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Trucks are simpler and less energy-consuming, but have to drive hither and yon, and when set up use a generator, which creates a lot more sidewalk-level pollution (can you say asthma?) than the grid-tied power consumed by restaurants. They generate huge amounts of garbage (relative to the amounts of food they serve), in the form of takeaway packaging, and while their carbon wheelprint may seem small, many rely on backup facilities for cooking and prep, refrigeration and storage, narrowing the energy consumption gap.
Here in New York, food trucks also put a greater strain on city resources: most of that customer-carried trash ends up in corner garbage cans (I'm looking at you, overflowing Bedford Avenue baskets), where it has to be hauled away by the Department of Sanitation, at city expense. Restaurants are required to contract with, and pay for, private sanitation haulers. A two-year permit for a food truck yields a meager $200 for the city, though on the black market it can fetch $20,000 or more for a permit holder willing to break the law.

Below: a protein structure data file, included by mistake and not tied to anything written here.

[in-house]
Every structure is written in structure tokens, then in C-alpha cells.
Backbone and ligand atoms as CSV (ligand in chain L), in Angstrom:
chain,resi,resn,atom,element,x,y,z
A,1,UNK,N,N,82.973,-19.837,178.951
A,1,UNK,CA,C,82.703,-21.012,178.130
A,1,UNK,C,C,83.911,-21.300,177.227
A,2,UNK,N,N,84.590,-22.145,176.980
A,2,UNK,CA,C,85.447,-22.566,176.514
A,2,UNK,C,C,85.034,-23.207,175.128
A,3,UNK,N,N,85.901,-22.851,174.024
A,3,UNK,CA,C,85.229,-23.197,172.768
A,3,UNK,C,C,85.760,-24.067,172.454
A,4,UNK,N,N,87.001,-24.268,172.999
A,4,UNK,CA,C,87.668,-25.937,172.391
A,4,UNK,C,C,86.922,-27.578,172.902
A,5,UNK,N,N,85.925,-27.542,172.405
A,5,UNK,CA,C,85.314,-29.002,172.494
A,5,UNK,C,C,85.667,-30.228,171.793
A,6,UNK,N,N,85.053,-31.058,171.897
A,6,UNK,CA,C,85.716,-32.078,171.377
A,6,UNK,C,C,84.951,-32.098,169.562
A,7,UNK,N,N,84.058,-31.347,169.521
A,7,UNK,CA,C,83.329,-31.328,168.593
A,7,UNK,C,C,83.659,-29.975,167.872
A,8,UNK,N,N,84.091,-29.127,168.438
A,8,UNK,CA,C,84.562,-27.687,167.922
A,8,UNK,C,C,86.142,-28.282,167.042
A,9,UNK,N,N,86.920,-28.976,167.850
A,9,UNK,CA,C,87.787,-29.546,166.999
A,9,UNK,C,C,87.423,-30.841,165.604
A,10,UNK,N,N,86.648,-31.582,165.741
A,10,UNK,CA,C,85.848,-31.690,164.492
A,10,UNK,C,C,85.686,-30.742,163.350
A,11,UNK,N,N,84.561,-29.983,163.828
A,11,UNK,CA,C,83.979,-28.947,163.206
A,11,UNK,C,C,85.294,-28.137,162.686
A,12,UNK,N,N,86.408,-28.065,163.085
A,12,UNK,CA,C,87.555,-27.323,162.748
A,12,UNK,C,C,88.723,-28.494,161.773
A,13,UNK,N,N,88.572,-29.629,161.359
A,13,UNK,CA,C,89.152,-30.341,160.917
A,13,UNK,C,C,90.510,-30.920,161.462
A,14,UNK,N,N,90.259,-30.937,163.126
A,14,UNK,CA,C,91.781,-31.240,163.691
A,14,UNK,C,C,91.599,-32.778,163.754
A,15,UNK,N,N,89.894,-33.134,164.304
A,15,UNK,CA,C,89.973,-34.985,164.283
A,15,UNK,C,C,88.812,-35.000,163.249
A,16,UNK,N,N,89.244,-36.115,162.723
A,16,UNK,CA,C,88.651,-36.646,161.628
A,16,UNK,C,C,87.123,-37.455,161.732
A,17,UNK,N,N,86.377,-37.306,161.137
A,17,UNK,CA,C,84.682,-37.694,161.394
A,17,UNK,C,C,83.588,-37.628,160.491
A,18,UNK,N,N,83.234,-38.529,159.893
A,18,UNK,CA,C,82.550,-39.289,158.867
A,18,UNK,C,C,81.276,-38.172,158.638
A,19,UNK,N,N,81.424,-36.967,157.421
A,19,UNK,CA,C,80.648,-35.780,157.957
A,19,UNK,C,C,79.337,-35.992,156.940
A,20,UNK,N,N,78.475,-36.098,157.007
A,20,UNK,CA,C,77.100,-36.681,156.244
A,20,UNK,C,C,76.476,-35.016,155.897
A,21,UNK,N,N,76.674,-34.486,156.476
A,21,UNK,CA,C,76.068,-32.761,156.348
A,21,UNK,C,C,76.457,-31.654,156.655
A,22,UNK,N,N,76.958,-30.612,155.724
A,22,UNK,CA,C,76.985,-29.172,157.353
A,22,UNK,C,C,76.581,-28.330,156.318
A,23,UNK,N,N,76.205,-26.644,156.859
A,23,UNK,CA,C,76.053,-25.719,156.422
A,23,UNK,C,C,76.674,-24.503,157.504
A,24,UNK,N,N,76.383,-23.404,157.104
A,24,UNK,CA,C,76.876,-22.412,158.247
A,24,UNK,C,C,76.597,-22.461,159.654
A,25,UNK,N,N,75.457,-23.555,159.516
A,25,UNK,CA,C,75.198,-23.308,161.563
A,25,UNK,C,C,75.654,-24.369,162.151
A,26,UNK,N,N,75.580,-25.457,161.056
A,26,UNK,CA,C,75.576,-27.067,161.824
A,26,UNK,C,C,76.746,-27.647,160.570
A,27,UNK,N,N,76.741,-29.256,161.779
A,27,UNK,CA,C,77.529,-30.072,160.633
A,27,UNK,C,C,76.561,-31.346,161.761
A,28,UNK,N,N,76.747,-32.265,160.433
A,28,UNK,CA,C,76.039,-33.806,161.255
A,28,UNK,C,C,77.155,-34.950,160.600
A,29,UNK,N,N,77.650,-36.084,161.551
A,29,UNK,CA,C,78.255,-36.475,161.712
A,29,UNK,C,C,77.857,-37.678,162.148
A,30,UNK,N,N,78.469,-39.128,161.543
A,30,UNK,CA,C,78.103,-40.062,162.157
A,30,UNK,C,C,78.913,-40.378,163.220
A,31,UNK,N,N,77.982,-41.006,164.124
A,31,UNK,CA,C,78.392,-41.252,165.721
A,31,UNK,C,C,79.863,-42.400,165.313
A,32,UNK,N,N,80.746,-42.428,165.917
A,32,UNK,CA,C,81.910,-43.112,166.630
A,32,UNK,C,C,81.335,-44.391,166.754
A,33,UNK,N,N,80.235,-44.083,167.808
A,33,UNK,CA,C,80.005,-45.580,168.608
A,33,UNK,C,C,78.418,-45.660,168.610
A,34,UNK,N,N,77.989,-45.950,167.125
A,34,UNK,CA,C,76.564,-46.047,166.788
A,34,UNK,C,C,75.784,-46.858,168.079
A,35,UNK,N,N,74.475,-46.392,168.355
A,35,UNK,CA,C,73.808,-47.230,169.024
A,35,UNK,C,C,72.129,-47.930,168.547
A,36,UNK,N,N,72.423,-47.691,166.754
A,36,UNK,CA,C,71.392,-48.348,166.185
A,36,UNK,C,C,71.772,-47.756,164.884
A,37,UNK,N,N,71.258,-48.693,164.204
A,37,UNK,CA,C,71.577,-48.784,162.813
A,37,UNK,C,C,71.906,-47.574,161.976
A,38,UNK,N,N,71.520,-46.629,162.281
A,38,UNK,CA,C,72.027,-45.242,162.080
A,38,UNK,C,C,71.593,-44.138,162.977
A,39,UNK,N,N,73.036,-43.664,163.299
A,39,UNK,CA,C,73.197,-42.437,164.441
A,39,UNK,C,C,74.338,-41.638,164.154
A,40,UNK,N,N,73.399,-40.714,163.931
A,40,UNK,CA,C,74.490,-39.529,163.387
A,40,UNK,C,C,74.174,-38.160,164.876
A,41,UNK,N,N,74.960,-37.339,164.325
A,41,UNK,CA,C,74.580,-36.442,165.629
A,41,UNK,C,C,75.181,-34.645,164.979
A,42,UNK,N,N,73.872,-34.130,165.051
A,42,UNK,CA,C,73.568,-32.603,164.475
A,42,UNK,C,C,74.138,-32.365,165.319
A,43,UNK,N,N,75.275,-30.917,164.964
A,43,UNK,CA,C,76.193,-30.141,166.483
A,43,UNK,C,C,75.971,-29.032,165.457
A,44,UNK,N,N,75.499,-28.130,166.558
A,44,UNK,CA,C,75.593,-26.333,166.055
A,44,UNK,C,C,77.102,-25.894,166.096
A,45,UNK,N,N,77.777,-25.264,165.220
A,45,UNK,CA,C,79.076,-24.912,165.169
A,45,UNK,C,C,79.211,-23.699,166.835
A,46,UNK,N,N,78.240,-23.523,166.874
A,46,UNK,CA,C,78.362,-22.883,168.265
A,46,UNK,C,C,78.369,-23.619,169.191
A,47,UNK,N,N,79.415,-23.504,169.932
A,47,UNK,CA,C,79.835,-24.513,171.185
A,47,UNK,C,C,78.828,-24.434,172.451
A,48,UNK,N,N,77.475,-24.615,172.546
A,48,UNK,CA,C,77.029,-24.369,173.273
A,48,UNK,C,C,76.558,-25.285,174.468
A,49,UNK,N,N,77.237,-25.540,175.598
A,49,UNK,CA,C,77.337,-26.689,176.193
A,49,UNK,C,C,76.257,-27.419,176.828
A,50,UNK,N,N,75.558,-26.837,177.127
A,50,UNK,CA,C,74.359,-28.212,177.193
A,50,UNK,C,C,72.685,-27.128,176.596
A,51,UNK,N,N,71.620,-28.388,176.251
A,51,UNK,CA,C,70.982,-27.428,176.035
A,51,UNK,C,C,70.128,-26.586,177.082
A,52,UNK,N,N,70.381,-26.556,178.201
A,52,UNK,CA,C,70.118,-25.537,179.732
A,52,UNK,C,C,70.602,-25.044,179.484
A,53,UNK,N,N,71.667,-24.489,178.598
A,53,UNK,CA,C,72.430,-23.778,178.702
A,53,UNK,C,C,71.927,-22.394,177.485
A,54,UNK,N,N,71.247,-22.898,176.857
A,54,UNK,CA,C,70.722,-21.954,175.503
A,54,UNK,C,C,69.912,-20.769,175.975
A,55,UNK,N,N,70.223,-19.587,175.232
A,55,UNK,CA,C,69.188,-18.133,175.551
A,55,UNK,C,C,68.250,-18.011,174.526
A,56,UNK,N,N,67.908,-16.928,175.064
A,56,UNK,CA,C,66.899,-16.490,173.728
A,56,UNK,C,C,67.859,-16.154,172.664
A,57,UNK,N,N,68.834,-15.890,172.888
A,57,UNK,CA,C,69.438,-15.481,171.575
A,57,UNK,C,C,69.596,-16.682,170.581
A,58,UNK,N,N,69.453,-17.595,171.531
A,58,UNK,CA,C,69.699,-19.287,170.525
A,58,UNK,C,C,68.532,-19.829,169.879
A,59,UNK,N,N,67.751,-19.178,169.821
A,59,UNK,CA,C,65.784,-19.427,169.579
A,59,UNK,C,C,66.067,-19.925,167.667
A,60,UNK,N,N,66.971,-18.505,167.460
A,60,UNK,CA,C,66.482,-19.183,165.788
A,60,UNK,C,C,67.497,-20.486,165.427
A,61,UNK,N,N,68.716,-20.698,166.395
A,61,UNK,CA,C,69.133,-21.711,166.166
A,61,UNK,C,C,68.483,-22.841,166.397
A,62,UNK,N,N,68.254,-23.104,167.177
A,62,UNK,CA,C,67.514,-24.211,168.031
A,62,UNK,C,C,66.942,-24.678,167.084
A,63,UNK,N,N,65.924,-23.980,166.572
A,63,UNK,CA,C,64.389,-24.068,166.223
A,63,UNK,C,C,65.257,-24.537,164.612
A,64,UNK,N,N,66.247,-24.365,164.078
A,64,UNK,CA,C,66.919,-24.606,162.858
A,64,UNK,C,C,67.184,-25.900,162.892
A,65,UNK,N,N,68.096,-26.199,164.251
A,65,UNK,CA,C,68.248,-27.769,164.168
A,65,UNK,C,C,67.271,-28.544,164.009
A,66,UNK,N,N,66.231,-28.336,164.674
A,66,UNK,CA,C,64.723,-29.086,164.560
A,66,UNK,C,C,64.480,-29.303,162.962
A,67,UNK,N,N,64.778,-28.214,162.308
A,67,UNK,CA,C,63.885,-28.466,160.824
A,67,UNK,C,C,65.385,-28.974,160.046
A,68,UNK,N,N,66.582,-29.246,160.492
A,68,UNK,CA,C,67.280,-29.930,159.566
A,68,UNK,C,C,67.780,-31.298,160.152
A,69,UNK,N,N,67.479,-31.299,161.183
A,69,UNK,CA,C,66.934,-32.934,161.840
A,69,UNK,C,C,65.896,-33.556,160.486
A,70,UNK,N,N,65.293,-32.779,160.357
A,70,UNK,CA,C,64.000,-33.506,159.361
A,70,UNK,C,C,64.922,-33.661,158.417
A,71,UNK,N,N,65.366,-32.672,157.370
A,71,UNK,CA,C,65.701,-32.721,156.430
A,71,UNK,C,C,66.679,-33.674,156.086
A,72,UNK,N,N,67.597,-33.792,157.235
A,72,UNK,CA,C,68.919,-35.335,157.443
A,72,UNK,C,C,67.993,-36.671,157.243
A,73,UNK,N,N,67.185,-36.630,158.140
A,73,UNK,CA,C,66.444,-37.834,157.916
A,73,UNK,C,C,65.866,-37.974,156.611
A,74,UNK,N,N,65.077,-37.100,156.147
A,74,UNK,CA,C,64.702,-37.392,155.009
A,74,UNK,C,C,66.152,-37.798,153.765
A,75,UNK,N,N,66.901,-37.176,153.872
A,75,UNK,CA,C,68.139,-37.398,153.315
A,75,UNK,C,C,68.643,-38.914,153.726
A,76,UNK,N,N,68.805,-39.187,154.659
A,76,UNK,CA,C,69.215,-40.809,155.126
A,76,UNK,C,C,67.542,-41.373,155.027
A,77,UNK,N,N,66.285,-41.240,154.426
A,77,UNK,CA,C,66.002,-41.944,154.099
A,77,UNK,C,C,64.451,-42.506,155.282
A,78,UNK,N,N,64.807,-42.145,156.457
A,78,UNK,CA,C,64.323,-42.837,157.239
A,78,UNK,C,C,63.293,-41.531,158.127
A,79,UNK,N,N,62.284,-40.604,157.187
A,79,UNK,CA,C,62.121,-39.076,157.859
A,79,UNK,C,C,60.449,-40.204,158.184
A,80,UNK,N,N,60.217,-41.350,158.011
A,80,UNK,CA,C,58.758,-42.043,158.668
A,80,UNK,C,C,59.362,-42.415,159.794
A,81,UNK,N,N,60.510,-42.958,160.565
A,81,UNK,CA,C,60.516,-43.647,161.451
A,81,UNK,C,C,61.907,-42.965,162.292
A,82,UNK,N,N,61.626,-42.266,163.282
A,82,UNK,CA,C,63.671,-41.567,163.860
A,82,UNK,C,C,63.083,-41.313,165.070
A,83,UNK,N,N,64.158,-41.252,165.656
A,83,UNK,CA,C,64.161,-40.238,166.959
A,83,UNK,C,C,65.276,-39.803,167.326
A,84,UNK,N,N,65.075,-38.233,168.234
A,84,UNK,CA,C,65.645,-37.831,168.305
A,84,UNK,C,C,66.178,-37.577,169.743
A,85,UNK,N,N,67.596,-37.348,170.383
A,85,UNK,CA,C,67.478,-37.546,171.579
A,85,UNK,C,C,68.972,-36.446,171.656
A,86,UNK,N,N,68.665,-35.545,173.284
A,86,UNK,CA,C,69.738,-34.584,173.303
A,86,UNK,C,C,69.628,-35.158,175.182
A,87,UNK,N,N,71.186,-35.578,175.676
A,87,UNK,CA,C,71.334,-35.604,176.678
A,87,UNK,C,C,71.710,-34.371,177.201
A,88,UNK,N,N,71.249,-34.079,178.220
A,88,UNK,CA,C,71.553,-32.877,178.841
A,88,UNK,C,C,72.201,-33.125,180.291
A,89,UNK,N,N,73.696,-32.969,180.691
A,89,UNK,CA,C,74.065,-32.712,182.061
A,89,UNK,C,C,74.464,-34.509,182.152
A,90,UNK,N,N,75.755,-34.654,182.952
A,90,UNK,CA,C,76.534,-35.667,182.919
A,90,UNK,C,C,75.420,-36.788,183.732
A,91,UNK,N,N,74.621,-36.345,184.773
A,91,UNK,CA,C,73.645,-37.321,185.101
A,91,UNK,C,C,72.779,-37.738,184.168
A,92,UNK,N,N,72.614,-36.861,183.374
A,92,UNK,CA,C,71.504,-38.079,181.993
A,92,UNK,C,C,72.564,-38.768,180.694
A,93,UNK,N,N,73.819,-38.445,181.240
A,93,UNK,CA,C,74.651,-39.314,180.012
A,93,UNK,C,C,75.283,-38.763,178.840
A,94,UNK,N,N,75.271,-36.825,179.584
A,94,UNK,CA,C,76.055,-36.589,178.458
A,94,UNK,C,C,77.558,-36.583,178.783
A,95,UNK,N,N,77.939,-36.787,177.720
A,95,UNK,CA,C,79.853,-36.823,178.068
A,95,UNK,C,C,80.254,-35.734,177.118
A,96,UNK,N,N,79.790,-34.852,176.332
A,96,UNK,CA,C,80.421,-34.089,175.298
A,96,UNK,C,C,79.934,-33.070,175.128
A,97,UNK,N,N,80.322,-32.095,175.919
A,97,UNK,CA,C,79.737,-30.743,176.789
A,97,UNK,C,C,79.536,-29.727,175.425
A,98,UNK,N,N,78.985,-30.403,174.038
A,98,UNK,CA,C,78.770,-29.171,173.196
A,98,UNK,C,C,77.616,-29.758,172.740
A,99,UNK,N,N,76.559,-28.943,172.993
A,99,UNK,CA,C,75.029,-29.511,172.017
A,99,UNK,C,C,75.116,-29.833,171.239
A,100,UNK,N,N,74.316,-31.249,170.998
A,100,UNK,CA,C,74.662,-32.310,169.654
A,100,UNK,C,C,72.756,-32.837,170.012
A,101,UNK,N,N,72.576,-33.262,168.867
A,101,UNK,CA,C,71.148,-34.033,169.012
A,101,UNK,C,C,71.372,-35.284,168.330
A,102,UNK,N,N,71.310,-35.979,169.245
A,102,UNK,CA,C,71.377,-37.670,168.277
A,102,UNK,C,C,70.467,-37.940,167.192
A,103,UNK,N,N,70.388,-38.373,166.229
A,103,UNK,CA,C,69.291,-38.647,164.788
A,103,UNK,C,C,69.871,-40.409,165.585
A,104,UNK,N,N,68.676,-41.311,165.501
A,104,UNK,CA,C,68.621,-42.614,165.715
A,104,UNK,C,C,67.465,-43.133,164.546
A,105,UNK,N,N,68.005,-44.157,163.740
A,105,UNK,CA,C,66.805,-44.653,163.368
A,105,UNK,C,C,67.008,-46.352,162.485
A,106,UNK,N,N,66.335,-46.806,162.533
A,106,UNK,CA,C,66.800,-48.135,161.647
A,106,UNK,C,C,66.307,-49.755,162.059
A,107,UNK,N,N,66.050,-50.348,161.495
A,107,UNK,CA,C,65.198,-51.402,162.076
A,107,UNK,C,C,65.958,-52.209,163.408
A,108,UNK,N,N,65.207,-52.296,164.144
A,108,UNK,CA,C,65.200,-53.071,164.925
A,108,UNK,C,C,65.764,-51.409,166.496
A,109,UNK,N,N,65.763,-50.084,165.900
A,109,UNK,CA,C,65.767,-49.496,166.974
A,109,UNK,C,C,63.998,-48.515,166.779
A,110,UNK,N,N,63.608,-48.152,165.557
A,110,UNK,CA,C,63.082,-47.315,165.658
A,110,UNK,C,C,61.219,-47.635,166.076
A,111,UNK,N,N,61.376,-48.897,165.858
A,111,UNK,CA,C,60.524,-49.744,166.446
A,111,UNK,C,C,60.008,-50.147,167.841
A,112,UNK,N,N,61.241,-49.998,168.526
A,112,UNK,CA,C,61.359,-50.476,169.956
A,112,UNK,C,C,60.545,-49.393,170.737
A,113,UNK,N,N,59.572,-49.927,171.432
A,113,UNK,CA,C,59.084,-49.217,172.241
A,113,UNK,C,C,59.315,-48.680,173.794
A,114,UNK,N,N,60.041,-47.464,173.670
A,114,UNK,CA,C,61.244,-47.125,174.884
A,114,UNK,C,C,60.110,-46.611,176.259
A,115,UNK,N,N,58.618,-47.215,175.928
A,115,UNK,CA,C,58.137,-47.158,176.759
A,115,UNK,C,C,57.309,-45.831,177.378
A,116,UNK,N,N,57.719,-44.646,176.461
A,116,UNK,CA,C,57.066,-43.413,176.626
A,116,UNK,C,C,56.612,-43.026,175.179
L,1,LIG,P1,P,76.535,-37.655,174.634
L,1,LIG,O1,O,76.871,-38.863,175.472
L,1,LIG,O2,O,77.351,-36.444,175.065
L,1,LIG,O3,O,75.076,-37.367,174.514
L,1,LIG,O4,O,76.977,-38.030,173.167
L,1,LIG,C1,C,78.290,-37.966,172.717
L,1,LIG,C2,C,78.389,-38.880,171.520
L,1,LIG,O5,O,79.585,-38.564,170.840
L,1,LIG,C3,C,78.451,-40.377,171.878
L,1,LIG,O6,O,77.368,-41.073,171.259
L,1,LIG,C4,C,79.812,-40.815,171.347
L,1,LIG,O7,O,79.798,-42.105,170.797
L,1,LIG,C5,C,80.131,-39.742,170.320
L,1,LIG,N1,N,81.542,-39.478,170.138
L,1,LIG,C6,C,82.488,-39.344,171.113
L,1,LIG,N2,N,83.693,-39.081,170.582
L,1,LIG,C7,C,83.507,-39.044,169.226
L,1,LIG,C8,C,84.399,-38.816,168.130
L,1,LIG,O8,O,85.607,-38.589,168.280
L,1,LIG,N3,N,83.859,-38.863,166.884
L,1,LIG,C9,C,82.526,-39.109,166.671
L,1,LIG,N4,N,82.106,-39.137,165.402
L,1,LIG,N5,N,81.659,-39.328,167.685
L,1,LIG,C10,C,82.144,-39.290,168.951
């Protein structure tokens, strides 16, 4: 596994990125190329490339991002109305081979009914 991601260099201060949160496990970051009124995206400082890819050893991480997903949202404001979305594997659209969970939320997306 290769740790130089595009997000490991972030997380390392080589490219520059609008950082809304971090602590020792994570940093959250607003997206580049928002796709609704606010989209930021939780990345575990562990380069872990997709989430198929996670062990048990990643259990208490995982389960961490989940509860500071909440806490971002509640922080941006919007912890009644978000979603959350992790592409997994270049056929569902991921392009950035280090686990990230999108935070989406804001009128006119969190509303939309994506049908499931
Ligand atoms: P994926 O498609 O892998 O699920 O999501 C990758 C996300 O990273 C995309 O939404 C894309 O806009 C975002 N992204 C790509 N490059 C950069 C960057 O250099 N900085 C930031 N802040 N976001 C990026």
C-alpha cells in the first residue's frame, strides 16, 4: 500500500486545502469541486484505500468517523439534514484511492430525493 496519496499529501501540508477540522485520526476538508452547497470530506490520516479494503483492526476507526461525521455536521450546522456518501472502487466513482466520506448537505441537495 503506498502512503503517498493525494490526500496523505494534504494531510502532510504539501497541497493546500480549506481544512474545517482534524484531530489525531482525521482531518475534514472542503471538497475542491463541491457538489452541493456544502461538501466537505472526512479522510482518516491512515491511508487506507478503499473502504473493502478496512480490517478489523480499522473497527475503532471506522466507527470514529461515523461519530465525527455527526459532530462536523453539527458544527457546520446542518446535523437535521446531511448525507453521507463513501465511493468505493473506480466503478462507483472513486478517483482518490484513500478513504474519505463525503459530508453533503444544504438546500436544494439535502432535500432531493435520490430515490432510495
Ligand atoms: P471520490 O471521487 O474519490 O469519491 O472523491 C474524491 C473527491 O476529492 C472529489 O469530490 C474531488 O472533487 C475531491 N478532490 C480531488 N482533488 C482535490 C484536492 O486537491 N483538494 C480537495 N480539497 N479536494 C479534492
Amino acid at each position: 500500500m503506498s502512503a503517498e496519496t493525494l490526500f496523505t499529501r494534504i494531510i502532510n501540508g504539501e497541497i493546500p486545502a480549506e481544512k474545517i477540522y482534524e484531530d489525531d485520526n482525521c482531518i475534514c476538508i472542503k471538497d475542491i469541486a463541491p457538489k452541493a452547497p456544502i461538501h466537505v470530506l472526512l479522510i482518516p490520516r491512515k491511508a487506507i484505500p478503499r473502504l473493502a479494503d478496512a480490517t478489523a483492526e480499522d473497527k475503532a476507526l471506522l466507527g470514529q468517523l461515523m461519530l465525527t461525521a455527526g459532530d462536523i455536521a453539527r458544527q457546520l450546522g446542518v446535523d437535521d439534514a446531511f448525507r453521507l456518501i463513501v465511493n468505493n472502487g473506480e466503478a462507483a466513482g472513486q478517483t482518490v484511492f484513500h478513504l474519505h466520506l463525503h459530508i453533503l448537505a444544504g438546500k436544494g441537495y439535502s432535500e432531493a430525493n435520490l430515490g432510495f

Something to think about next time you consider eating a couple of tacos out of a styrofoam clamshell while trying to keep that guacamole from running down your forearms. Me, I'll be sitting by the window, letting a table hold my book, and my lap hold a napkin.